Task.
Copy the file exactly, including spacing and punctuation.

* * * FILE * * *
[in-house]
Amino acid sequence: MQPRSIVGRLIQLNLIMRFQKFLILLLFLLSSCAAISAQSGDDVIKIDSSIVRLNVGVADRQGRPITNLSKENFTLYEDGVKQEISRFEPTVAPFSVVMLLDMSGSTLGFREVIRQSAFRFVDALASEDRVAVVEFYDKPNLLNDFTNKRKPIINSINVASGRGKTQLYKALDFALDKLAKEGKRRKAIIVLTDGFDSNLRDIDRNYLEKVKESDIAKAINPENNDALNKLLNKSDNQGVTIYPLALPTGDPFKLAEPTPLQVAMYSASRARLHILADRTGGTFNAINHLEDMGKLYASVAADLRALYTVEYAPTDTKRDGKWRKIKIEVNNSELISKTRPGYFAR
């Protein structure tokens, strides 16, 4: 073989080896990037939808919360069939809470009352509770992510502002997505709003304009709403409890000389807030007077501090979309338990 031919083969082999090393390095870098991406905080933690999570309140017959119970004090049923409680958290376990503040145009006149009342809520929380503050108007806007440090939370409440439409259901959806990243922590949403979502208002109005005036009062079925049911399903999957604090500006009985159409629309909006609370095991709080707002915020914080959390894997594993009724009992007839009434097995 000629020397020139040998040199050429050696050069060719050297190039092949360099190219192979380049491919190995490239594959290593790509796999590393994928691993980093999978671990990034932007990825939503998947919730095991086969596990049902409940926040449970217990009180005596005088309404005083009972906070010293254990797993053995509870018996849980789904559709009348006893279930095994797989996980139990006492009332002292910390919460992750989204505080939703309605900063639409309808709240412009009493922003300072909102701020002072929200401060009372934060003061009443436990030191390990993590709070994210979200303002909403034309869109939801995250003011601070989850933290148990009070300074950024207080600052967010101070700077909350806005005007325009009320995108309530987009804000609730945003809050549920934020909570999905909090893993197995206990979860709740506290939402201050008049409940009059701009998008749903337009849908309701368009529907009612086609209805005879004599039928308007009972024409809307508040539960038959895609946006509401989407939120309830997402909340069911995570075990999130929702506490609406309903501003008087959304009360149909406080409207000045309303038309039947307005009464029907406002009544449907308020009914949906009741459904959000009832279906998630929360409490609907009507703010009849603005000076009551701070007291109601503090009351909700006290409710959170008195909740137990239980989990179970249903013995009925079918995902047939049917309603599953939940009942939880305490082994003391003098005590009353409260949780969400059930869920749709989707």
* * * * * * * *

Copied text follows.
[in-house]
Amino acid sequence: MQPRSIVGRLIQLNLIMRFQKFLILLLFLLSSCAAISAQSGDDVIKIDSSIVRLNVGVADRQGRPITNLSKENFTLYEDGVKQEISRFEPTVAPFSVVMLLDMSGSTLGFREVIRQSAFRFVDALASEDRVAVVEFYDKPNLLNDFTNKRKPIINSINVASGRGKTQLYKALDFALDKLAKEGKRRKAIIVLTDGFDSNLRDIDRNYLEKVKESDIAKAINPENNDALNKLLNKSDNQGVTIYPLALPTGDPFKLAEPTPLQVAMYSASRARLHILADRTGGTFNAINHLEDMGKLYASVAADLRALYTVEYAPTDTKRDGKWRKIKIEVNNSELISKTRPGYFAR
């Protein structure tokens, strides 16, 4: 073989080896990037939808919360069939809470009352509770992510502002997505709003304009709403409890000389807030007077501090979309338990 031919083969082999090393390095870098991406905080933690999570309140017959119970004090049923409680958290376990503040145009006149009342809520929380503050108007806007440090939370409440439409259901959806990243922590949403979502208002109005005036009062079925049911399903999957604090500006009985159409629309909006609370095991709080707002915020914080959390894997594993009724009992007839009434097995 000629020397020139040998040199050429050696050069060719050297190039092949360099190219192979380049491919190995490239594959290593790509796999590393994928691993980093999978671990990034932007990825939503998947919730095991086969596990049902409940926040449970217990009180005596005088309404005083009972906070010293254990797993053995509870018996849980789904559709009348006893279930095994797989996980139990006492009332002292910390919460992750989204505080939703309605900063639409309808709240412009009493922003300072909102701020002072929200401060009372934060003061009443436990030191390990993590709070994210979200303002909403034309869109939801995250003011601070989850933290148990009070300074950024207080600052967010101070700077909350806005005007325009009320995108309530987009804000609730945003809050549920934020909570999905909090893993197995206990979860709740506290939402201050008049409940009059701009998008749903337009849908309701368009529907009612086609209805005879004599039928308007009972024409809307508040539960038959895609946006509401989407939120309830997402909340069911995570075990999130929702506490609406309903501003008087959304009360149909406080409207000045309303038309039947307005009464029907406002009544449907308020009914949906009741459904959000009832279906998630929360409490609907009507703010009849603005000076009551701070007291109601503090009351909700006290409710959170008195909740137990239980989990179970249903013995009925079918995902047939049917309603599953939940009942939880305490082994003391003098005590009353409260949780969400059930869920749709989707």